FDI and the “Control” Question

Eons ago, an English judge remarked that “public policy” is
an unruly horse and once you get astride it you will never know where it will
carry you. Lately, corporate India has been left to contend with another unruly
horse in the form of the concept of “control”, whose scope and meaning have
been stretched in different directions without the requisite precision, often
altering according to time and situation. This is now playing out in the form
of the seeming quest for the ideal definition of “control” in the context of
the foreign direct investment (FDI) policy in India.
The concept of control arises in several different contexts
in corporate transactions. For instance, it is used to determine whether a mandatory
open offered requirement arises under the SEBI Takeover Regulations.  It also arises in the context of competition
law and the merger control regime. Of immediate relevance is the fact that it
arises in determining whether the control of an Indian company is in foreign
hands so as to decide whether the relevant FDI norms have been complied with,
especially in certain sensitive sectors.
The concept of control was primarily introduced in the FDI
policy in 2009 while dealing with the question of downstream investments by
Indian companies that were owned or controlled by foreign investors (although
the Reserve Bank of India followed suit with its guidelines on the matter only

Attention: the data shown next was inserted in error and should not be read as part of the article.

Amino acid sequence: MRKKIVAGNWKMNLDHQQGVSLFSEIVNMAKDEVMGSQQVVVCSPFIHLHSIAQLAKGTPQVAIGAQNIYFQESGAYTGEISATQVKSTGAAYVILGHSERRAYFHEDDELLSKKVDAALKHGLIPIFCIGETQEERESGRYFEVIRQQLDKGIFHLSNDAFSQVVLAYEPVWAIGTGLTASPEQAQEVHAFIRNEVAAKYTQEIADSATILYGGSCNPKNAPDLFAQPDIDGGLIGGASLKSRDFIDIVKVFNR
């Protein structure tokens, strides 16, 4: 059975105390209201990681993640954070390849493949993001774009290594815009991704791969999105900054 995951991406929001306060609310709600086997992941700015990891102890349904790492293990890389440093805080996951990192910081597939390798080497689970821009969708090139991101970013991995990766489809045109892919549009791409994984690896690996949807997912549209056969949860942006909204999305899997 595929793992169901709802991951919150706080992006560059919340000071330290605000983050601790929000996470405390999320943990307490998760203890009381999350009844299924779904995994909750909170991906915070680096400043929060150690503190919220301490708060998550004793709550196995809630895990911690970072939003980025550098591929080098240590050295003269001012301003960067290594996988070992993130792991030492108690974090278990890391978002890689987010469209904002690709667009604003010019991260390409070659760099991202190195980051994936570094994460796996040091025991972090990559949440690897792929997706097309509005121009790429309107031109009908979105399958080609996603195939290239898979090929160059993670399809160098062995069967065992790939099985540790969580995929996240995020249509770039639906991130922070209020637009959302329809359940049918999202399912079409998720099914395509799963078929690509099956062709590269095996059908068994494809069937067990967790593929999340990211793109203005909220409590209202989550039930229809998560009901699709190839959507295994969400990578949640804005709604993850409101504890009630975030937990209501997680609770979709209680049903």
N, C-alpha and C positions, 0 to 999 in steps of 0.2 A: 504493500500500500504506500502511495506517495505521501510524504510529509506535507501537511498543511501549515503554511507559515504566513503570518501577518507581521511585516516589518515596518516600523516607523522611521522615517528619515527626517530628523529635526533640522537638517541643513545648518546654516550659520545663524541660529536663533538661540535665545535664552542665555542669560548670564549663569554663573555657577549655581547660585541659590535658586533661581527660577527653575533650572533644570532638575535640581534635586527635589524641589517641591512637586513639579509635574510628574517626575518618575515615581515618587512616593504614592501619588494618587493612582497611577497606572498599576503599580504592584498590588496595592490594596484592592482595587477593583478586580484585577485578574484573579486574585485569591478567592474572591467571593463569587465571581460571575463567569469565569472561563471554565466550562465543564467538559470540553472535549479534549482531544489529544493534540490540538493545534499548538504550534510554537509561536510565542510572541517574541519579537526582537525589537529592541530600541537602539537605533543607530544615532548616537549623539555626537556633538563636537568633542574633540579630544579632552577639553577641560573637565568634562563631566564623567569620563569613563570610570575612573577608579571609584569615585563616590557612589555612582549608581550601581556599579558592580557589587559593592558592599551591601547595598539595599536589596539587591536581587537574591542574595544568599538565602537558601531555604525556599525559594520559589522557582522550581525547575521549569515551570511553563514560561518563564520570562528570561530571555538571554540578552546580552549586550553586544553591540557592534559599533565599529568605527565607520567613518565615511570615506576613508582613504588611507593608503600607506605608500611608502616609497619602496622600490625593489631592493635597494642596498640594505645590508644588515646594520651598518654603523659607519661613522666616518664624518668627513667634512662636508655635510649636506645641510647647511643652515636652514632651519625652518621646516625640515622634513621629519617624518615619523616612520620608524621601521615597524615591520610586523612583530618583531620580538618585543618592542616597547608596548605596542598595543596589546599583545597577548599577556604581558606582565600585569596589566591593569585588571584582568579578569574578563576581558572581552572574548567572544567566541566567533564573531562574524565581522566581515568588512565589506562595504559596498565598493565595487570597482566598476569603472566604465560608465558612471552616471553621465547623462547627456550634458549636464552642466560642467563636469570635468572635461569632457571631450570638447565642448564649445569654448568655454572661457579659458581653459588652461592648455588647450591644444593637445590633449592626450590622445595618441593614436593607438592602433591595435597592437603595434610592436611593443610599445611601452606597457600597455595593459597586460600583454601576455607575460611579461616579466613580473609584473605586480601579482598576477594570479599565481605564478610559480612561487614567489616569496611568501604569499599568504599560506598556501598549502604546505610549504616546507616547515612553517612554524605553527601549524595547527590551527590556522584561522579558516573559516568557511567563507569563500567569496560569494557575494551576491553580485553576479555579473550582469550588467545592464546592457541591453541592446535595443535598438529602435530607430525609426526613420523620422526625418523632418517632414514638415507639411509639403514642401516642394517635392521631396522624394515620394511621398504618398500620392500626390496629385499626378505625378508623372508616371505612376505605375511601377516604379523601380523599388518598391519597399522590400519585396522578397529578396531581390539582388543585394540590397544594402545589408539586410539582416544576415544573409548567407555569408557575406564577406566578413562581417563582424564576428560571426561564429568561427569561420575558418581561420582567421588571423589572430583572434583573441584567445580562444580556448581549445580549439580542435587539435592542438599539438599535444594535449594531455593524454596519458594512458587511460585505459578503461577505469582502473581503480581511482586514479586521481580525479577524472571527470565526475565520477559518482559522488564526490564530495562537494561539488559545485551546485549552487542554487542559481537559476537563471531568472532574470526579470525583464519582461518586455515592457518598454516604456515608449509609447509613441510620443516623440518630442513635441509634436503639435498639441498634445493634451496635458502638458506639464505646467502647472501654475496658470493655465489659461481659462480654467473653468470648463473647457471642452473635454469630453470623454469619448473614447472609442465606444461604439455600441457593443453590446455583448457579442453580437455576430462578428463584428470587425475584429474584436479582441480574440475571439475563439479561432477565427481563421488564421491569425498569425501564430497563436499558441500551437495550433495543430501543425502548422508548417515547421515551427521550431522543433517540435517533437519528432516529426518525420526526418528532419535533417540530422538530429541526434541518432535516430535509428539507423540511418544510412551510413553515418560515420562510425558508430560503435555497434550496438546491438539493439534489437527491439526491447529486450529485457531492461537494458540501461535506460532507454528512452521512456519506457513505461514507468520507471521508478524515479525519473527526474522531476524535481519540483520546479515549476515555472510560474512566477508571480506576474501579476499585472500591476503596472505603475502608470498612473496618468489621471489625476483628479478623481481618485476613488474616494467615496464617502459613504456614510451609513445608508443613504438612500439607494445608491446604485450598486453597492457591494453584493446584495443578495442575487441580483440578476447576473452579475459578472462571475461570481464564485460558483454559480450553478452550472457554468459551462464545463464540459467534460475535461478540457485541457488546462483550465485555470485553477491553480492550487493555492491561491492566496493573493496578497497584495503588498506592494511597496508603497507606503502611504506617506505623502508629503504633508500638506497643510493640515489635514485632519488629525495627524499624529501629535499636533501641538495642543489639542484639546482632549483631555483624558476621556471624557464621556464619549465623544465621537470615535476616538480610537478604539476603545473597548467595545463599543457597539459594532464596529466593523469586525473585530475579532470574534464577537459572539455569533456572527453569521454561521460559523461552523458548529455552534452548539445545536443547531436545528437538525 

about a month ago).  Under that policy,
the key test applied to determine whether one company (say A) controlled
another (say B) was to consider whether Company A had the ability to appoint a
majority of its directors on Company B. 
Such an ability to appoint a majority of directors can arise in two
ways. First, it can arise if Company A owns a majority of equity shares in Company
B.  Second, it can arise if Company A has
additional rights in the articles of association of Company B  (or possibly in a shareholders agreement),
which conferred it with the ability to appoint a majority of the directors.
This was an objective test, with sufficient clarity to determine whether there
was control or not in a given situation.
On the other hand, the Takeover Regulations promulgated by
the Securities and Exchange Board of India (SEBI) carry a wider definition of
control. It includes the ability of Company A to “control the management or policy
decisions” of Company B, which may arise directly or indirectly, including by
virtue of the shareholding, management rights, shareholders agreement or the
like. This is arguably subjective in nature, and could encompass situations
such as negative veto rights and other protective provisions where Company A may
not necessarily have the intention to exercise any control over the functioning
of Company B, but may unwitting be caught within the web of the provision.
After a reconsideration of the existing policy on the
definition of control under the FDI regime, the government has decided to